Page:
The increase in the number of mislocalizations attributed to the fourth neighbor finger compared with the first neighbor finger at the end of the training was highly correlated with the decrease in distance between cortical D1 and D5 representations in response to passive stimulation that also occurred as a result of training (r = −0.99; p < 0.0001). Before training, this correlation was not significant.
Reaction time in the discrimination procedure did decrease with training (F (2,8) = 42.5;p < 0.001; ε = 0.869), but it did not decrease differentially for the different types of stimulation. The correct response (hit) rate for the directional discrimination task was 81.1% in the first period of training (week 1), 92.0% in the second period of training (week 2 and first half of week 3), and 91.7% in the third period of training (second half of week 3 and week 4) (F (2,8) = 11.3; p < 0.05; ε = 0.641).
Task performance was not error free, indicating that it required attention and benefited from learning. The task therefore qualifies as providing the type of behaviorally relevant stimulation found to produce use-dependent cortical reorganization (Jenkins et al., 1990;Elbert et al., 1995; Buonomano and Merzenich, 1998; Sterr et al., 1998 a,b). Previous research has shown that repetitive, behaviorally relevant stimulation produces an expansion in the topographic extent of the area occupied by the representation of a body part in somatosensory cortex. In contrast, repetitive stimulation of two body sites simultaneously has been found to yield a fused (Wang et al., 1995) or disarranged (Sterr et al., 1998a,b) representation of those portions of the body. In this experiment, both effects were found to occur as a consequence of the prolonged repetitive application of a single type of task-relevant stimulation; they were, however, elicited by different types of stimulus conditions after training. When the situation required that the subjects made a discrimination involving a certain degree of difficulty (as indicated by the less than perfect hit rate), the polar angle between cortical D1 and D5 was increased. This suggests that their representation was expanded or that at each training stage different regions of a more general map became activated. When the stimulation during assessment was passive, involving no discriminative task, the distance between the cortical representations of the two digits was decreased and their topographic order was disarranged. We may conclude that the discrimination training tended to isolate pools of neurons activated by D1 or D5 stimuli to the low-threshold territories in primary somatosensory cortex (SI), whereas the passive stimuli tended to enlarge the territories toward each other, possibly resulting in an overlap.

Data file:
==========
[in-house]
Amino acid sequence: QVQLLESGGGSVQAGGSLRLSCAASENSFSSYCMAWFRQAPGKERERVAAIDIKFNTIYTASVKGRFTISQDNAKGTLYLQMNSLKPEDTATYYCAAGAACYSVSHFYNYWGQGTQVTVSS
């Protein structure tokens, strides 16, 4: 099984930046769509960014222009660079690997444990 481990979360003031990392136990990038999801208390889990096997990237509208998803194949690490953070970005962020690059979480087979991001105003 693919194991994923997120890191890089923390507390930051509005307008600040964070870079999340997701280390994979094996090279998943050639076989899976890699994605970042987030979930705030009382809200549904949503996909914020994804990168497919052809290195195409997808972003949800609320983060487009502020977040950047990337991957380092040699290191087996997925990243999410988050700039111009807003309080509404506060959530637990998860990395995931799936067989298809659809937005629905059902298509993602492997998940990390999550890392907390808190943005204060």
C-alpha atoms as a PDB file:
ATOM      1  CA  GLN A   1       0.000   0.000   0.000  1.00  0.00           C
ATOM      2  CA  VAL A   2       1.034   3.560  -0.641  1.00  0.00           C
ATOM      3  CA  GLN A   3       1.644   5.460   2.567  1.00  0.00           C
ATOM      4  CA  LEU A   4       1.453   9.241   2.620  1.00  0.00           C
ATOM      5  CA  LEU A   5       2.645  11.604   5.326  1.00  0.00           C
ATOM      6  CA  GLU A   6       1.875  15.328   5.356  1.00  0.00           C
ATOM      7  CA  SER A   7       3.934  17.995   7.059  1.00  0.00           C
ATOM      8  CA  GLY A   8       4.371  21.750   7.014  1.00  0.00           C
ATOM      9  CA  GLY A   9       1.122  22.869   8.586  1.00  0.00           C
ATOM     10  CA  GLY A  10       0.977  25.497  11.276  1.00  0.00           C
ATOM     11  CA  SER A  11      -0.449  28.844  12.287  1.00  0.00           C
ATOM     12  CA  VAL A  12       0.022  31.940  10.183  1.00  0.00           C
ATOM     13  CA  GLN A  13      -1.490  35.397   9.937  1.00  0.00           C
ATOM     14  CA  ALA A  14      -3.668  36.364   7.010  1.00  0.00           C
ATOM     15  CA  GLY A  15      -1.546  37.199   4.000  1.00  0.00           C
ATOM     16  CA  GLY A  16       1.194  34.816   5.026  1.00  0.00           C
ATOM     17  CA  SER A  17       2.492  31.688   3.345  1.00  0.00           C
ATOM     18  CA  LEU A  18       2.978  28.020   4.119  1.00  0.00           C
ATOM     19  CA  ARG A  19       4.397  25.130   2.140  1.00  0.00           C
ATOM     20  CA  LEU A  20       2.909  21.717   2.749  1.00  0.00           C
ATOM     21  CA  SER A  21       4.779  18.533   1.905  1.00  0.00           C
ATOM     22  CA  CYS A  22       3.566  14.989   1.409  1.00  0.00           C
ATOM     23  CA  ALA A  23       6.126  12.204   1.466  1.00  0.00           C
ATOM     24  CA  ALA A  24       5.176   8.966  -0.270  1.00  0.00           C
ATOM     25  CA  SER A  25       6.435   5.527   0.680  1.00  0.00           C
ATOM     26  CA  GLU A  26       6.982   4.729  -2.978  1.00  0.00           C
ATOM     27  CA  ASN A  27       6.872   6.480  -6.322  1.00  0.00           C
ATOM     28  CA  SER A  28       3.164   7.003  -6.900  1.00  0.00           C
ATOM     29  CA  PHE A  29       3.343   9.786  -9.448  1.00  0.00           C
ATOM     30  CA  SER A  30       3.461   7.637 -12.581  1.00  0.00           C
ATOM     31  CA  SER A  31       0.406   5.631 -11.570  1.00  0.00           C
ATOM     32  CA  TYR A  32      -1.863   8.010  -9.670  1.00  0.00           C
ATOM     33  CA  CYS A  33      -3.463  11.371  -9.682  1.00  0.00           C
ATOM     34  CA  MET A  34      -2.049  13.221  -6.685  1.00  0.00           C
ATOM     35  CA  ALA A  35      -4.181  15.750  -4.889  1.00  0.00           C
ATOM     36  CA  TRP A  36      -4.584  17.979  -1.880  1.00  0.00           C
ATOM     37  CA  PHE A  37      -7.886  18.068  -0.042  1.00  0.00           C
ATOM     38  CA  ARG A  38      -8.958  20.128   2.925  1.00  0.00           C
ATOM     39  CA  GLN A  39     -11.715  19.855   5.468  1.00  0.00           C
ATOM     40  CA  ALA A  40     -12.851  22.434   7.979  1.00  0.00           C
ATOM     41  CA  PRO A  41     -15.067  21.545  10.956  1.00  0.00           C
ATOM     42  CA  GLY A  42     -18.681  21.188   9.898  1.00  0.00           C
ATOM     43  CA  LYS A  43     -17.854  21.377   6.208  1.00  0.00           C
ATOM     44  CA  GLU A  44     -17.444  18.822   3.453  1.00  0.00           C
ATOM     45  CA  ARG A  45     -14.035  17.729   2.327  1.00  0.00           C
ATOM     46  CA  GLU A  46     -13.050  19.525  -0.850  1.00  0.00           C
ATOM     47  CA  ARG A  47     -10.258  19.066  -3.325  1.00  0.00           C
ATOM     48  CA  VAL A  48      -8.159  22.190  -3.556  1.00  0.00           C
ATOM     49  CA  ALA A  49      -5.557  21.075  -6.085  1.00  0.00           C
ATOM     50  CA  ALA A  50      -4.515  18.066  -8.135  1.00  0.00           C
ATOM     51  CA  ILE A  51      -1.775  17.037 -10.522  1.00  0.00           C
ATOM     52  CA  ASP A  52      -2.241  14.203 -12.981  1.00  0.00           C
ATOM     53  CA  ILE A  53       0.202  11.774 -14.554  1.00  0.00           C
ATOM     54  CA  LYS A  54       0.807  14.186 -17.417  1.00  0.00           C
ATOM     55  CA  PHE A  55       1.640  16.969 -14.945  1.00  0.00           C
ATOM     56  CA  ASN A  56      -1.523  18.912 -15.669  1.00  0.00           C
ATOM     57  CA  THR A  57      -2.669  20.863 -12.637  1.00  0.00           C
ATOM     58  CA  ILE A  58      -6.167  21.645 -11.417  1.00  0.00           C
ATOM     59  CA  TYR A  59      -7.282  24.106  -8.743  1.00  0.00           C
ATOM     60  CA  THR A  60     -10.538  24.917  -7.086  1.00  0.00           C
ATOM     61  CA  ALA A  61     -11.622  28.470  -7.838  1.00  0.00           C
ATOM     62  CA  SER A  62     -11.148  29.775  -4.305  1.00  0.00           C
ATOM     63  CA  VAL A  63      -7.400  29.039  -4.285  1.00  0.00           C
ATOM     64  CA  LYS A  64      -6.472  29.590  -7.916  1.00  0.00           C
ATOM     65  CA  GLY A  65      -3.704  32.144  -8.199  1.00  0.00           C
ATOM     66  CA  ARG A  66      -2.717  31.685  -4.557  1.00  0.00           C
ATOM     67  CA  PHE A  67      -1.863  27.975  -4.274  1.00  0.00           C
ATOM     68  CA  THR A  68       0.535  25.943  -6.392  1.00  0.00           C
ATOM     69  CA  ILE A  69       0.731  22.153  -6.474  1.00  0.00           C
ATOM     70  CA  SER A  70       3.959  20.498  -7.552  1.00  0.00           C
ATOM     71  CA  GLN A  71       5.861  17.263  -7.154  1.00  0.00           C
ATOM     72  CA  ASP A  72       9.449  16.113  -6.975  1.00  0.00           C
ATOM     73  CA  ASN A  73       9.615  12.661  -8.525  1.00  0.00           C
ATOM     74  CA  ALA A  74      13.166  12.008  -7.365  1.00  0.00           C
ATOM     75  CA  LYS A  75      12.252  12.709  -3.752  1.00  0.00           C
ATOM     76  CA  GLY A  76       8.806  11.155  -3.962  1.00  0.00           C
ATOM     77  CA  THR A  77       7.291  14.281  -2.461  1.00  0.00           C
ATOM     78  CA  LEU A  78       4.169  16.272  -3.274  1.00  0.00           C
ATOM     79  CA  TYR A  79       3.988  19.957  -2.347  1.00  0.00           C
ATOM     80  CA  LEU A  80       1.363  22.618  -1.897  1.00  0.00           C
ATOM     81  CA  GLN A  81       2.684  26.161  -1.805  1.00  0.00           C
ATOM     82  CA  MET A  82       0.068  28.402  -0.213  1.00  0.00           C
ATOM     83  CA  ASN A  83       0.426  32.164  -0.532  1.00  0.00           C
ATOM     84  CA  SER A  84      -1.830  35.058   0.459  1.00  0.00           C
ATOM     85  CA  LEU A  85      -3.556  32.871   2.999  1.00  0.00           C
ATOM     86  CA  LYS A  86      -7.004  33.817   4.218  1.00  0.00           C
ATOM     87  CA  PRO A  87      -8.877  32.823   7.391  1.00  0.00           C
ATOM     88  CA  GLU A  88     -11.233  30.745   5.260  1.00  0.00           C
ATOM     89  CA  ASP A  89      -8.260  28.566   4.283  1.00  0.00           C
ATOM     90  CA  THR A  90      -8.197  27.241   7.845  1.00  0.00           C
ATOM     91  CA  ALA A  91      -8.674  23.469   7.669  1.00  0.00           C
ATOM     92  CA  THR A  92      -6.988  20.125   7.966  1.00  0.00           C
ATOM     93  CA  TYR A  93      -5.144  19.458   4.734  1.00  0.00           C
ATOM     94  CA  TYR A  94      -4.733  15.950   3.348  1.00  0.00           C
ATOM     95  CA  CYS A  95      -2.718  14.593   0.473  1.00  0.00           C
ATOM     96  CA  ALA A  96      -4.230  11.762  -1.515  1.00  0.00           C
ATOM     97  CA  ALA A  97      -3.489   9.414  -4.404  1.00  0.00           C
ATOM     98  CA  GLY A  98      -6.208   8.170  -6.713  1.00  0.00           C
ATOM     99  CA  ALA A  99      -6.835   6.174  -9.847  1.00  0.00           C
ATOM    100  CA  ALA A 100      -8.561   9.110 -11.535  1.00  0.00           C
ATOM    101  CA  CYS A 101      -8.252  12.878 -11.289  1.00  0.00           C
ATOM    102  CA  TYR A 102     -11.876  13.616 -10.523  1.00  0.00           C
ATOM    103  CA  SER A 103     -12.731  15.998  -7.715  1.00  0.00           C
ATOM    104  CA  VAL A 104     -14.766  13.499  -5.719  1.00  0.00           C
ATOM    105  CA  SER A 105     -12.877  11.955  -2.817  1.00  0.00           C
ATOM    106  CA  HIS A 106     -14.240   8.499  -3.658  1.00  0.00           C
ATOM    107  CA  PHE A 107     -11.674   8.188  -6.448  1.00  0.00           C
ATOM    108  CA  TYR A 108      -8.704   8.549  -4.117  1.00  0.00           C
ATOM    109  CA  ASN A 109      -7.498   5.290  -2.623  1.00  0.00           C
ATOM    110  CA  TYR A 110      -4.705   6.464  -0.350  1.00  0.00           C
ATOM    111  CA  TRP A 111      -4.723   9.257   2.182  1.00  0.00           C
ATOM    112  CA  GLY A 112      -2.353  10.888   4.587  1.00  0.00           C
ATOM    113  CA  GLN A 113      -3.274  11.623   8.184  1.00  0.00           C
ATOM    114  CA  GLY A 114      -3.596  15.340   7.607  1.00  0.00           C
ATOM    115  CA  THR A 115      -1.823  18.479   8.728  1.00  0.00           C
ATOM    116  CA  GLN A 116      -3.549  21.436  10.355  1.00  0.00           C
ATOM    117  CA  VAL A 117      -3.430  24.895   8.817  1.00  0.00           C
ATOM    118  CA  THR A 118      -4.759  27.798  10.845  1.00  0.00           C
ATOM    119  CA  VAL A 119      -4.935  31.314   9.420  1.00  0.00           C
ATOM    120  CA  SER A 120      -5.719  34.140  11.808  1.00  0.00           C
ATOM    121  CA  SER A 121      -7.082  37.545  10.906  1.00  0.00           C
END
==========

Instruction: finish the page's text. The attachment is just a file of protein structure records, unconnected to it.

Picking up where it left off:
Studies with intracranial electrodes suggest that primary somatosensory area 3b and area 1 contribute to the peak in the evoked response currently examined (Baumgartner et al., 1993). If the ratio of the contributions from these two regions would have changed during the training or if activity from other areas, such as areas 2 or 3a, would have altered the response, then a change in the orientation of the equivalent current dipole would have been the consequence. The training did not affect the dipole orientation nor did it change the localization along the anteroposterior axis (azimuth). Therefore, it is unlikely that differential activation of digit representations in different cortical areas could have produced the observed effects.